A: I wish I knew. I didn't get her contact information, something I truly regret. I didn't ask. I thought it was weird enough that I stalked her through the store and then prompted her to get rid of all the boxes of food in her cart. But I think about her all the time. Did she follow the advice? I hope one day she knows what she inspired.
Q: Many inexperienced cooks can be intimidated by the instructional language of recipes. Can you give 1-2 examples of an instruction that sounds complicated, but is actually quite easy?
A: The top example is the classic “season to taste.” I talk to home cooks all the time and they think “what does that mean? What’s season? To whose taste?” It’s simply referring to adding salt and pepper until you think it tastes good to you as a cook. The other one is the infamous “cook until done.” What the heck is done? What does it look like? If you’ve never cooked something like a roast chicken then how would you know what this means? Modern recipe writers worth their salt (forgive the pun) know this issue and address it. So here’s my answer to that dilemma: if you’re using an older recipe and you run into this phrase, search out a reliable source of recent recipe for the same thing and see what they say.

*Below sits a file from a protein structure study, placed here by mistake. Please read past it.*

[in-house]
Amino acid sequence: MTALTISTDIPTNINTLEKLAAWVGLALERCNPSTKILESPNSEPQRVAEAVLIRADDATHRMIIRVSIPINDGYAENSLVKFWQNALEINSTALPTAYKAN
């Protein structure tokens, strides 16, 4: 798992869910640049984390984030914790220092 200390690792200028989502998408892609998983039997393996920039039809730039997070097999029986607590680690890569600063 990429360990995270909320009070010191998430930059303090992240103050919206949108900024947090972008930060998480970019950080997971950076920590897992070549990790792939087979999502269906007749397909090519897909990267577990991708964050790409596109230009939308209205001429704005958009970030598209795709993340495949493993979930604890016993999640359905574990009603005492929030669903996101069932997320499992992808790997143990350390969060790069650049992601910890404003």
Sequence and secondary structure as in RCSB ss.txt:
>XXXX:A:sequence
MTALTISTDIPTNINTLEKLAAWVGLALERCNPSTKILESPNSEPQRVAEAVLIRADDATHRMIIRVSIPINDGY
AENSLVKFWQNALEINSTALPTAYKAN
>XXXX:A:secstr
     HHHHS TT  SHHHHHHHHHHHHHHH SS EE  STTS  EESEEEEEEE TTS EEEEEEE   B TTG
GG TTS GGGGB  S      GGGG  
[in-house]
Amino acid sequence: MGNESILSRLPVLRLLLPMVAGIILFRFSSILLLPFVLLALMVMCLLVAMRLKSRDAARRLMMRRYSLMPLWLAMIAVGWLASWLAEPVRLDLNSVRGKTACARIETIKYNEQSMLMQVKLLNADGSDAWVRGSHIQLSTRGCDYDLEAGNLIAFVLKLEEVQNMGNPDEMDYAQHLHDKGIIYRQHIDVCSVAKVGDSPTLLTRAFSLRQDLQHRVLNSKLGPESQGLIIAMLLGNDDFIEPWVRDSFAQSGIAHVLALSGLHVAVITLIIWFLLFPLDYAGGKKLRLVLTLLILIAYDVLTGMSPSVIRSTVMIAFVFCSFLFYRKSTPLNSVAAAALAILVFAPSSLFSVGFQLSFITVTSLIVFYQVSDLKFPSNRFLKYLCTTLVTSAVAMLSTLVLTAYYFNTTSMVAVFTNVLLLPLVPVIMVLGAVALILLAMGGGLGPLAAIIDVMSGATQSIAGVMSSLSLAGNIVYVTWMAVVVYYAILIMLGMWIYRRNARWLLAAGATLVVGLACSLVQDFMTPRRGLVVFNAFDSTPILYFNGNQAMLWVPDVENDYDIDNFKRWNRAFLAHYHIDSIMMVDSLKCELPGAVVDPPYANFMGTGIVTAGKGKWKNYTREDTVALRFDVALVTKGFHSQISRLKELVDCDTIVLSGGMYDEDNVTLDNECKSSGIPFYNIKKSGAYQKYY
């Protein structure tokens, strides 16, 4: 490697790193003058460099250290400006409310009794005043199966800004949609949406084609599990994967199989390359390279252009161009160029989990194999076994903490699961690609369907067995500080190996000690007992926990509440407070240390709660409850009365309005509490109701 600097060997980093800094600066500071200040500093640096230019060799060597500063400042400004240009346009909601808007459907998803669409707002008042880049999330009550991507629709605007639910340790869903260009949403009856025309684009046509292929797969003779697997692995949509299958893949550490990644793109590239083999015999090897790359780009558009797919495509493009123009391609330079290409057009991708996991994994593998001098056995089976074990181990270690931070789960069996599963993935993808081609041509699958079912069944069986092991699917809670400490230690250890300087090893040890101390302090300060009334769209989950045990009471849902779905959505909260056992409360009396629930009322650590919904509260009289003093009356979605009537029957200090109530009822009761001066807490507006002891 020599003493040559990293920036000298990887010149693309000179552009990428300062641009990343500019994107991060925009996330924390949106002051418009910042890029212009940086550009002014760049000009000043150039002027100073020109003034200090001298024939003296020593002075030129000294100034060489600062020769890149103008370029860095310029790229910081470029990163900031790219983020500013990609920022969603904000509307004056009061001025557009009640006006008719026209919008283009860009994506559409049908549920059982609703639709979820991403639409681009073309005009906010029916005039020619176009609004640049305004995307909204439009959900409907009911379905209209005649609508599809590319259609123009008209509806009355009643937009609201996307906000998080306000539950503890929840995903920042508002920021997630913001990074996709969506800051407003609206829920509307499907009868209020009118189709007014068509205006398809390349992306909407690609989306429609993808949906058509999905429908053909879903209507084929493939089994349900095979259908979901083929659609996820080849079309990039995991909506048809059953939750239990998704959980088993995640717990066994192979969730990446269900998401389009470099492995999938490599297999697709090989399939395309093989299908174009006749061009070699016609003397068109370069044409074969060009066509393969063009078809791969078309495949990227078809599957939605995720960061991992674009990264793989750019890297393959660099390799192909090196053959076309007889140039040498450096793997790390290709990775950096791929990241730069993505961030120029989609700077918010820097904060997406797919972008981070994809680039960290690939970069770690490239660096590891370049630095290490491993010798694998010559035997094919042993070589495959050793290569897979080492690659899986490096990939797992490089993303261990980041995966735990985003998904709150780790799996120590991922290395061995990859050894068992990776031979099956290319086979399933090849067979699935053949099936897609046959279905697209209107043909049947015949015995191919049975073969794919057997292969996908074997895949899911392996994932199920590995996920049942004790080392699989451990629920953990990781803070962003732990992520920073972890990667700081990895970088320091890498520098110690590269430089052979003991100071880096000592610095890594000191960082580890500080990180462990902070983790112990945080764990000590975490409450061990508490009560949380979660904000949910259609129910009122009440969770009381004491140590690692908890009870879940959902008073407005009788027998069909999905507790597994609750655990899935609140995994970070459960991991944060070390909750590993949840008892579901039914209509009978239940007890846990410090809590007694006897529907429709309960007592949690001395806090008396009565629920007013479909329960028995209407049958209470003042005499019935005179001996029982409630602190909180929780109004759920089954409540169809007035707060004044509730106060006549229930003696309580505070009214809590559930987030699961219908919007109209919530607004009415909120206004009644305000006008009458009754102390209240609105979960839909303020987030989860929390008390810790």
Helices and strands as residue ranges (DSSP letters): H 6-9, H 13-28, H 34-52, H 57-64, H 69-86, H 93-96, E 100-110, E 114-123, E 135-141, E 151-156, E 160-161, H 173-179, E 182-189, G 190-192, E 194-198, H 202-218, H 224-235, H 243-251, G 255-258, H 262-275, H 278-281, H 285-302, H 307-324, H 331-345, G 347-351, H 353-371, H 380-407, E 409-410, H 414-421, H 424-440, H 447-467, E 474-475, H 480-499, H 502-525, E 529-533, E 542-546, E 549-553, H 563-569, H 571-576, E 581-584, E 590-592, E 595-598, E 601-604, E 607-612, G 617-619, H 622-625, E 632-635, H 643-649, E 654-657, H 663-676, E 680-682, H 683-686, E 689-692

Q: This brings up a good issue. How do you find “reliable” recipes, especially online?